I've written a fair amount about generational replacement and how important that is likely to be. One thing we've lacked is good data on the views of the Millennials' successor generation--called Gen Z in Pew's new report, though I have been referring to them simply as the Post-Millennials.
Millennials are notoriously left-leaning on both social and economic issues and have been voting heavily Democratic, a trend particularly noticeable in the last election. But will Gen Z (which Pew dates from the 1997 birth year) be different--less liberal, less pro-Democratic--than the Millennials? The answer to this question will tell us a lot about the magnitude of future generational effects on American politics.
So far, my sense of limited data has been that, in fact, Gen Z is quite similar to the Millennials in social and economic inclinations. This view is corroborated by Pew's new report, where they survey youth down to age 13 to get a good chunk of Gen Z, not just the folks already in the electorate. They find Gen Z to be very similar indeed to Millennials on issues from attitudes toward race and diversity to views on the role of government. And both generations detest Trump.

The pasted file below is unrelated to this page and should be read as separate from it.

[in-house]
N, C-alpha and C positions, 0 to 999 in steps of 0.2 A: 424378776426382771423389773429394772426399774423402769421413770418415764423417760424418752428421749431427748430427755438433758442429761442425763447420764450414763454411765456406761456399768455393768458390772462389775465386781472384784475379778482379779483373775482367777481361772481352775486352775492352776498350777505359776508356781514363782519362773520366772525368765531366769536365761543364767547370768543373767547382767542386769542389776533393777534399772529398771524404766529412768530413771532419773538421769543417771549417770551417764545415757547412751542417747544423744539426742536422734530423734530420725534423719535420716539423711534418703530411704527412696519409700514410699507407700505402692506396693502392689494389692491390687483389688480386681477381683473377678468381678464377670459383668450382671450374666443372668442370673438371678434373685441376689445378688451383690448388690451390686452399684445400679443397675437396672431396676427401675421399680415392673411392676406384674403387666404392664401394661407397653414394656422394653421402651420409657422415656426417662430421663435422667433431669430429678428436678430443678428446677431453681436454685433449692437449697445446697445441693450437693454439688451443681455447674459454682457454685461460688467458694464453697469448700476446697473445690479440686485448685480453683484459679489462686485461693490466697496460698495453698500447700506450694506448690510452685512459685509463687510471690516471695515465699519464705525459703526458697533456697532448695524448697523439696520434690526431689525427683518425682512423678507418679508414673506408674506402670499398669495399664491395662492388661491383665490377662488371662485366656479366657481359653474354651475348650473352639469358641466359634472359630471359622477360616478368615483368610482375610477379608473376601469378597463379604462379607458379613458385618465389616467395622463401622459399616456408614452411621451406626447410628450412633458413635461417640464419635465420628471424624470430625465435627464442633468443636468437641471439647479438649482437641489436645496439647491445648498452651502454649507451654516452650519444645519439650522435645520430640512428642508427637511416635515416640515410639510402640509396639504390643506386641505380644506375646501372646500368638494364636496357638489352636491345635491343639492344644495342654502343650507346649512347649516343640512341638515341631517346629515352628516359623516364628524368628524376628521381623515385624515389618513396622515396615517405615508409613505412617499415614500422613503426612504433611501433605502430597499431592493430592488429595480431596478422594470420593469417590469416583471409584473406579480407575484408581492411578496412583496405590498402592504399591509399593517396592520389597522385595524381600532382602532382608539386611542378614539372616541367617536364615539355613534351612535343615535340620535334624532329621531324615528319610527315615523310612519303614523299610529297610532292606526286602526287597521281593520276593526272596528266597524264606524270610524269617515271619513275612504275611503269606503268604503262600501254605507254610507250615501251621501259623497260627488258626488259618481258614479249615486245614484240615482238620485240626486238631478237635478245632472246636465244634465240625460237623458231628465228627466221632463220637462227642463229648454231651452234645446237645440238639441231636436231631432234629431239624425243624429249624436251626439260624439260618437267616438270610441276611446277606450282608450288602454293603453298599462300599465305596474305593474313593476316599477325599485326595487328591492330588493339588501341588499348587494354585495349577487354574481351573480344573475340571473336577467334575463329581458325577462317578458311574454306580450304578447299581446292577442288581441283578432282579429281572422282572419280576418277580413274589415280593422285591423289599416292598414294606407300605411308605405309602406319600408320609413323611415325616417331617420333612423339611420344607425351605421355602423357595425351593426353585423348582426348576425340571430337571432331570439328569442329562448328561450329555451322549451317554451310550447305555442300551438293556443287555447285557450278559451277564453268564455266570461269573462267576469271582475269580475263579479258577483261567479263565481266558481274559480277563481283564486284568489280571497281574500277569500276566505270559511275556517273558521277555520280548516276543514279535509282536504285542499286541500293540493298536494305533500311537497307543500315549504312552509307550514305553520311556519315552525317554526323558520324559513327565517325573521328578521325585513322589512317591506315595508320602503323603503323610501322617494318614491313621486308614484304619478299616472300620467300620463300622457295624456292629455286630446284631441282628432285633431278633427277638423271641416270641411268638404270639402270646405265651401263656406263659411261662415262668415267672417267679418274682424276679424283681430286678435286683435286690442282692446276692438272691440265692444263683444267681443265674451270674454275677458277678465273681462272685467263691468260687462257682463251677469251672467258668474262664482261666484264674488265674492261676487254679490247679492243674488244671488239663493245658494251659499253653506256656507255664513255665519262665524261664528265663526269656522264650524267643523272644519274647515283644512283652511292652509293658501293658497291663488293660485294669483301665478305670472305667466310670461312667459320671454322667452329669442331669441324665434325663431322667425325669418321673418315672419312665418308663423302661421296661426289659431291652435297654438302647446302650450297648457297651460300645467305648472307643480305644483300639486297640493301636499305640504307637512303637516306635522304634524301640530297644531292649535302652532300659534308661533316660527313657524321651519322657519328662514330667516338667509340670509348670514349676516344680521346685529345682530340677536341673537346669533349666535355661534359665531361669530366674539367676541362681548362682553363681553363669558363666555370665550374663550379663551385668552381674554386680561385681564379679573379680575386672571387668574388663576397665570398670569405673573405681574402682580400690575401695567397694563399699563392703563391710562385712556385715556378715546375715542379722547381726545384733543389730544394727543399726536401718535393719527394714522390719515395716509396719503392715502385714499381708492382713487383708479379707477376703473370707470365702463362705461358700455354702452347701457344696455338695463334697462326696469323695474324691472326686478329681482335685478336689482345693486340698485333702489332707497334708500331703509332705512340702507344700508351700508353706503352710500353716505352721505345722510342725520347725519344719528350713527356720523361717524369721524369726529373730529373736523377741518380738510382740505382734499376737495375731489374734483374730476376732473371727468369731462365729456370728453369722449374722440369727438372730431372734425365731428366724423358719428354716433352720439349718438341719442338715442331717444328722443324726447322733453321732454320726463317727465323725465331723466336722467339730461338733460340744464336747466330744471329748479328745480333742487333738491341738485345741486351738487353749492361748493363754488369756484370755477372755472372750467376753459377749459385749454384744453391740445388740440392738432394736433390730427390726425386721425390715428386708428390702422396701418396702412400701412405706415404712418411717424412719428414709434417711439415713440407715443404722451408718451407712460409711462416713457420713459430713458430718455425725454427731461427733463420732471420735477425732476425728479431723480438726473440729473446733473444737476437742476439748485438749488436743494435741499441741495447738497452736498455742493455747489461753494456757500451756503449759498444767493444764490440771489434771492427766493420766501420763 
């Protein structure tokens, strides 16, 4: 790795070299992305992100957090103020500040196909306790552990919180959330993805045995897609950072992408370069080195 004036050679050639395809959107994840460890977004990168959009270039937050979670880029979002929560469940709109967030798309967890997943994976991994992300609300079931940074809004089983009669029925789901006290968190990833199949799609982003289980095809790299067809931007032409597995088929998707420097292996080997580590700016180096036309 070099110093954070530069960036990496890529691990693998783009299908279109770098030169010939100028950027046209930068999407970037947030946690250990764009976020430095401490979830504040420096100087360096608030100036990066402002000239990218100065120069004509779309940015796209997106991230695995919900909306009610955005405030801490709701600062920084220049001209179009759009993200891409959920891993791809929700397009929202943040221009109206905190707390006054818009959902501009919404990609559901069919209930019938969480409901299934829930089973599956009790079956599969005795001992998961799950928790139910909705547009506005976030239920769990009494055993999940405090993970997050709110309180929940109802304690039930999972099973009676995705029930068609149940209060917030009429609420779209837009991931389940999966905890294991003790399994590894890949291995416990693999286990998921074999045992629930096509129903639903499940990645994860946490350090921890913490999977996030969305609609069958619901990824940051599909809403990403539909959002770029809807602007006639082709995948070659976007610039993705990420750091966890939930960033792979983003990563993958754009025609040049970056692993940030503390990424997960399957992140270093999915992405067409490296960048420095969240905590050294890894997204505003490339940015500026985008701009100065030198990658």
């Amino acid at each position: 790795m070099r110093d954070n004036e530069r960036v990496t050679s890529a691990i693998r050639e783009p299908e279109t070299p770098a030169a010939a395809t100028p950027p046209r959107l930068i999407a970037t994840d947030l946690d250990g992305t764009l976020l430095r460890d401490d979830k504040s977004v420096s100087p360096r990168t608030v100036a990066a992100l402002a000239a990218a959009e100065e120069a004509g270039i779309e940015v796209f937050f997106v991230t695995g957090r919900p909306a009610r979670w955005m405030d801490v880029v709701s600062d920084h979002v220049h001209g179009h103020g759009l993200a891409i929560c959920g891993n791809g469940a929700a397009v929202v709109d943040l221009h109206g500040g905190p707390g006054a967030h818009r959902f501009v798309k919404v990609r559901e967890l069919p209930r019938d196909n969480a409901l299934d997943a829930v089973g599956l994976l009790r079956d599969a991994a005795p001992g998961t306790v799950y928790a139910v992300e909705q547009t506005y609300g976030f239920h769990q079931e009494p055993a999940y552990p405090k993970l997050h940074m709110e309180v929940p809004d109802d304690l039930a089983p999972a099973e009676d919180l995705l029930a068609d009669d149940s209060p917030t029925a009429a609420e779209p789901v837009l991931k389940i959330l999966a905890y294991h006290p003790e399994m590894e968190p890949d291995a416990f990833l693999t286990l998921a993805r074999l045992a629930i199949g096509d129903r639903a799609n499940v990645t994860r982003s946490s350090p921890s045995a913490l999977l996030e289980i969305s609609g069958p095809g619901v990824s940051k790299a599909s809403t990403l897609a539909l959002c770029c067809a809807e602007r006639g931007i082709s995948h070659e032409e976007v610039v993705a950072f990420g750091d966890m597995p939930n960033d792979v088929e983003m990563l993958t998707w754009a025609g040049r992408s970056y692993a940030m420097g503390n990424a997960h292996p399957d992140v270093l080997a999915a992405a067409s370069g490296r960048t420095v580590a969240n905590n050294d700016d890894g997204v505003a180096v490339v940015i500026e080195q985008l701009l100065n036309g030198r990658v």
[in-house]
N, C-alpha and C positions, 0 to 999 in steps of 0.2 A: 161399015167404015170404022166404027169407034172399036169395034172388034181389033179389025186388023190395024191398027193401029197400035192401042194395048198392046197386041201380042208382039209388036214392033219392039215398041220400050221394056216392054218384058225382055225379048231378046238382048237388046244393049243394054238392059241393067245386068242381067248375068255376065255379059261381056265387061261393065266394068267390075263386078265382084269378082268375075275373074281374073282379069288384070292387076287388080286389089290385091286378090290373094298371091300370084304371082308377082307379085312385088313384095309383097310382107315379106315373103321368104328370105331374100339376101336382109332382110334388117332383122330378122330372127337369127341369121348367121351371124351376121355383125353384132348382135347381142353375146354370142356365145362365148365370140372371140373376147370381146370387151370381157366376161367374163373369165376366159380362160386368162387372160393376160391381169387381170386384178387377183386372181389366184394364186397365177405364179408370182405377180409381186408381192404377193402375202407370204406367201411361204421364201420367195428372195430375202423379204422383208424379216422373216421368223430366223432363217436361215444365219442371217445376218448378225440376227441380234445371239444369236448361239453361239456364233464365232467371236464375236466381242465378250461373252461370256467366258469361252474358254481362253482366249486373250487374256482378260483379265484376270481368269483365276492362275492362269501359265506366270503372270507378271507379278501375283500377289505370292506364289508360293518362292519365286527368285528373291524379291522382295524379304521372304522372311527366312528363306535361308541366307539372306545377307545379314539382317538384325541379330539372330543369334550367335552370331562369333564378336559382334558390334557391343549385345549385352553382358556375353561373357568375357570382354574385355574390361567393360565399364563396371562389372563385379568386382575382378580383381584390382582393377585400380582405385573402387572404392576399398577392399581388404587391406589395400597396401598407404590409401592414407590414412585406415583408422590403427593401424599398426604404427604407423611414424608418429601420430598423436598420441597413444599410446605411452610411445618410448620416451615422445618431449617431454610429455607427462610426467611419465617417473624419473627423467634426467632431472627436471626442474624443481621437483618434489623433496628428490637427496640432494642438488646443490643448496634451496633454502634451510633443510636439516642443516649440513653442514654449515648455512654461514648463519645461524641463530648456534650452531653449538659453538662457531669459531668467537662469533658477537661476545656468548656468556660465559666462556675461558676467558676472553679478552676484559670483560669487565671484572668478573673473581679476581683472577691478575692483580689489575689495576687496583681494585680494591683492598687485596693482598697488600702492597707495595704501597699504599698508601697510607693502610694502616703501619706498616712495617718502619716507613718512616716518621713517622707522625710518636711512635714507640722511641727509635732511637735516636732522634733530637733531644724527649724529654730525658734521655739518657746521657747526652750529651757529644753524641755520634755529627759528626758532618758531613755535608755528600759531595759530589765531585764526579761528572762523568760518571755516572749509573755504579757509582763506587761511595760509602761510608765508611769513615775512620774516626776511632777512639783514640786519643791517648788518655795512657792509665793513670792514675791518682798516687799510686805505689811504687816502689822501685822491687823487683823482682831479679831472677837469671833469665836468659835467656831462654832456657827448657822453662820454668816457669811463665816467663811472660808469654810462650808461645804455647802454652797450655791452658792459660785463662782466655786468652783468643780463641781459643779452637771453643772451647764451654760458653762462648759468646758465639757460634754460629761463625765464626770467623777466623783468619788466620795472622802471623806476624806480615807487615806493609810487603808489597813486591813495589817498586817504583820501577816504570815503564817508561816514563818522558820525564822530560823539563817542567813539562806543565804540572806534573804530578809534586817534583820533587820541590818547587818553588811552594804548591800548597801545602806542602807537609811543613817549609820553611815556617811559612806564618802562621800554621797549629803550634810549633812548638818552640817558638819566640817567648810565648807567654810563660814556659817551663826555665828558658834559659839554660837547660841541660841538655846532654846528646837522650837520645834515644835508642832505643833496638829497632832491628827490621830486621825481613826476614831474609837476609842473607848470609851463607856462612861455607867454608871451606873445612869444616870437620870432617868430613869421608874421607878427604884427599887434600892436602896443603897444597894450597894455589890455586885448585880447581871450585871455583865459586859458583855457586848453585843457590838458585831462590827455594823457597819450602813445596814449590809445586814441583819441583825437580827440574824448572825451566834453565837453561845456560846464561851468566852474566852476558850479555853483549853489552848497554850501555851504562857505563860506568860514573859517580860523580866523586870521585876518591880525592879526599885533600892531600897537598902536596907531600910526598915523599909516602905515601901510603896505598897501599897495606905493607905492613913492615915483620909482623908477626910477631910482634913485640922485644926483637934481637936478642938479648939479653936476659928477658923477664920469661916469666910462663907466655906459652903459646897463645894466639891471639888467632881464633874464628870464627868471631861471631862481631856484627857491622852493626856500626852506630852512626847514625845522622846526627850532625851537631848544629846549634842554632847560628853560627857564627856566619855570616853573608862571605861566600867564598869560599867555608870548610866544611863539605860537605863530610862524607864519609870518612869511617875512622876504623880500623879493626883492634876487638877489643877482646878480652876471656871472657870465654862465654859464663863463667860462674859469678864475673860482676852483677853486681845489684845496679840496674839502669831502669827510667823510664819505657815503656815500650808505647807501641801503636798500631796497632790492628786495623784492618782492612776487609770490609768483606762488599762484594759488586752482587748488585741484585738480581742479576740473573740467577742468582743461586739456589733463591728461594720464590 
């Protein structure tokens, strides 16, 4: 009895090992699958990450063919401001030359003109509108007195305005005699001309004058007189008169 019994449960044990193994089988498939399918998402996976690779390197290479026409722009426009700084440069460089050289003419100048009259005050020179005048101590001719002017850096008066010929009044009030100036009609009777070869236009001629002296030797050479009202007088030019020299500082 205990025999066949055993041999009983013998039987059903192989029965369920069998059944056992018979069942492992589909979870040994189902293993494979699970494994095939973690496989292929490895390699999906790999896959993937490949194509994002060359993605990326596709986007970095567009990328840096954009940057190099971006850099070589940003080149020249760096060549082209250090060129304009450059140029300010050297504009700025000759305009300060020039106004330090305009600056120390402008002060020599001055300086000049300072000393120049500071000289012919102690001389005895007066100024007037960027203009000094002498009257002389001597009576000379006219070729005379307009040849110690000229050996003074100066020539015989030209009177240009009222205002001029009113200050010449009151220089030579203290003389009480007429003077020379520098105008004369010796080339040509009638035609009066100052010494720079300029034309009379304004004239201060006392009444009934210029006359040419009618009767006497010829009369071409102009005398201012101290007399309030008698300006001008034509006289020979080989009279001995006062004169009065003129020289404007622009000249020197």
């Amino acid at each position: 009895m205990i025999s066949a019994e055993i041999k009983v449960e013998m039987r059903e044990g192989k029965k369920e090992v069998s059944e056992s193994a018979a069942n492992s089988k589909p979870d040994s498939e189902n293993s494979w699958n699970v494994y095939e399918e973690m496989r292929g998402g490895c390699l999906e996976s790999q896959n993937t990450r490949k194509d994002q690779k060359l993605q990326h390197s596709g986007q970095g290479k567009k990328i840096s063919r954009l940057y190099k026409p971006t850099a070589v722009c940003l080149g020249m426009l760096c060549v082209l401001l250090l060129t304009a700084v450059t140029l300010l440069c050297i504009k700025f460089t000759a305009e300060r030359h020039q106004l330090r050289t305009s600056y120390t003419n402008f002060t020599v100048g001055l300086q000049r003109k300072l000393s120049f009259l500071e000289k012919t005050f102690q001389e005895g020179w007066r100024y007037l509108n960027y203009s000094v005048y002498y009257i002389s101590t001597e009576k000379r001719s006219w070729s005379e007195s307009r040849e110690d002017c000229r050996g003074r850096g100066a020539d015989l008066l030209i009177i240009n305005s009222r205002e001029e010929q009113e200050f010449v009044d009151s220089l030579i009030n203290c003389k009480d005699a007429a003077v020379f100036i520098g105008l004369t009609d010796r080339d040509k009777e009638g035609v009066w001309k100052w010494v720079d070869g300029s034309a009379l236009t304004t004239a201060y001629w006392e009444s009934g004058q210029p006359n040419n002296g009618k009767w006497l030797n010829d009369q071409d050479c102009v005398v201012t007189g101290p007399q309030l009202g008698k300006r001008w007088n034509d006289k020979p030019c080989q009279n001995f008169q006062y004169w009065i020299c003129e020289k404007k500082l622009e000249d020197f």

To see how important this harmony of views could be going forward, consider the evolving structure of the electorate. The Baby Boomers – a generation that has constituted a larger share of the electorate than any other for more than 30 years – are now being eclipsed by these younger and more diverse generations. By 2020, Millennials and Gen Z will represent 37 percent of eligible voters — far larger than the vaunted Boomers. In fact, if these generations are combined with the younger half of Generation X—whose social and political attitudes are also very similar to Millennials— they will constitute about half of the 2020 electorate. By 2032, these groups will constitute more than two-thirds of the electorate.
The times they are a-changin'.
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